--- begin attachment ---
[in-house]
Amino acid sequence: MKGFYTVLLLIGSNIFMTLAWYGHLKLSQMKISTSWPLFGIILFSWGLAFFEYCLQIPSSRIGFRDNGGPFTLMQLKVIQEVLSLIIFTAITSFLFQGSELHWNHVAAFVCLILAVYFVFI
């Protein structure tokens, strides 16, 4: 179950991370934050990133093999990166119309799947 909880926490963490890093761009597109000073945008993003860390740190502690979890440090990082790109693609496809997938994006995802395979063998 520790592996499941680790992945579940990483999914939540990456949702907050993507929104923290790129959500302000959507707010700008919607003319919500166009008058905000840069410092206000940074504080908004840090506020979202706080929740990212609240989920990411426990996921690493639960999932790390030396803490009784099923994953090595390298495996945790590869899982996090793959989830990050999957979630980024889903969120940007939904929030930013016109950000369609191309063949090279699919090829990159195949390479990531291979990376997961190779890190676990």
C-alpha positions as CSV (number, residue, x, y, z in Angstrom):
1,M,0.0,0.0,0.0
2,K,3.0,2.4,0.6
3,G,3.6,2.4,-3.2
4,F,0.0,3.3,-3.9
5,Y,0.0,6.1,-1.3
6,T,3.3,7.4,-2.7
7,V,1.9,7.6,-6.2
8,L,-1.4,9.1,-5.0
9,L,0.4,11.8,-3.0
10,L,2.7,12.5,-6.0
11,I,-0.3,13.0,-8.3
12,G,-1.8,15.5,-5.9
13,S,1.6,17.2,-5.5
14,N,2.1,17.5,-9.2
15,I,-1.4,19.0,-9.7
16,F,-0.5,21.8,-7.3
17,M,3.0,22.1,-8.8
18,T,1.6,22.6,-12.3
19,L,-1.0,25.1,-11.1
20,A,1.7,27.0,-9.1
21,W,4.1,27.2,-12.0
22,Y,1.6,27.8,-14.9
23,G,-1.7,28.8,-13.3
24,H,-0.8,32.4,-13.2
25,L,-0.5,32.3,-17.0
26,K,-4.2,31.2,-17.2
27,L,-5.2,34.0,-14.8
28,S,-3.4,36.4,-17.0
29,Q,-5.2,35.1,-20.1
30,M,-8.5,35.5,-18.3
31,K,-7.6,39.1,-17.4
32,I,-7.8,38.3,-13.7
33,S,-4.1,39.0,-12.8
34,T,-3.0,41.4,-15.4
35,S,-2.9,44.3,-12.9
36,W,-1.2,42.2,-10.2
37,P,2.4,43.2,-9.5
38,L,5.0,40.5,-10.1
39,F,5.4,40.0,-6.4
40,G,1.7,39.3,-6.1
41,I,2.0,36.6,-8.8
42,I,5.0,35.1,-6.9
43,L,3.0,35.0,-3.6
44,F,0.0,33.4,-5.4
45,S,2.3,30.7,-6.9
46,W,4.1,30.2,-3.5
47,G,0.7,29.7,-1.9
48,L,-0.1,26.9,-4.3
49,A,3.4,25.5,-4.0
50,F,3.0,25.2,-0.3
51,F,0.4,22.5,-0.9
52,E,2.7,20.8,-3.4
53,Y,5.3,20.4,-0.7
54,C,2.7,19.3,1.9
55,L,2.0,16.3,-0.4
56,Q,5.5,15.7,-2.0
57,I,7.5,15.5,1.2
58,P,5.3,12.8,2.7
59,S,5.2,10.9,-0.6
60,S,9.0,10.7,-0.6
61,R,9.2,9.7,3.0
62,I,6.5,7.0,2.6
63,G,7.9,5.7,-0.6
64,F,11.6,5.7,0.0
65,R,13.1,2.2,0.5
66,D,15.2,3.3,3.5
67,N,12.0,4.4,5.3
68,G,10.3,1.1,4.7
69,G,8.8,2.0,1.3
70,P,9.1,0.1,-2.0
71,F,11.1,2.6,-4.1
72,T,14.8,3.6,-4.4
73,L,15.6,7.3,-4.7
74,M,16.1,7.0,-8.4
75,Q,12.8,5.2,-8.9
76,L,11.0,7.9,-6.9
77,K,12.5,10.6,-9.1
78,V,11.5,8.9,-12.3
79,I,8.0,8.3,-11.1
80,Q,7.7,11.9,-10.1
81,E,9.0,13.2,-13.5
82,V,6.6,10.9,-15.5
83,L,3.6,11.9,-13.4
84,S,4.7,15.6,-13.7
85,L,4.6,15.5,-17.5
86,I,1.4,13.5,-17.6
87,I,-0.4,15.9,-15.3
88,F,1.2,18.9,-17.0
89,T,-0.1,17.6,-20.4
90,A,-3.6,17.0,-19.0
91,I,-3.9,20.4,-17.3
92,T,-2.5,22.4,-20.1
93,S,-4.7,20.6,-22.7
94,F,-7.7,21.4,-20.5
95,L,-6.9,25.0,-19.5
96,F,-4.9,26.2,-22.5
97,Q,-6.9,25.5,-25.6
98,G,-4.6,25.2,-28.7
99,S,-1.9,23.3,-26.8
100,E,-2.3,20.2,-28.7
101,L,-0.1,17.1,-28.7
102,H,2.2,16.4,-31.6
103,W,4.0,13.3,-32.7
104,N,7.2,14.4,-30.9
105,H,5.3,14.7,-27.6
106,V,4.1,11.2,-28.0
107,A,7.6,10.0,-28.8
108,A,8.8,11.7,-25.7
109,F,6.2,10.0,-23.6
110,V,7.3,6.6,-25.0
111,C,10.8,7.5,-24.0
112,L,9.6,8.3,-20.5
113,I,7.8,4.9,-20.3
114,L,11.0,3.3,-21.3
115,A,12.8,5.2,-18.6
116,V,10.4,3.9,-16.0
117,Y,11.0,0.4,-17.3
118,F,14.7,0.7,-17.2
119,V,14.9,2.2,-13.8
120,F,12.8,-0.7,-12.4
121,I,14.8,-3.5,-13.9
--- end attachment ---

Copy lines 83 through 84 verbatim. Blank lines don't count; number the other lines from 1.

79,I,8.0,8.3,-11.1
80,Q,7.7,11.9,-10.1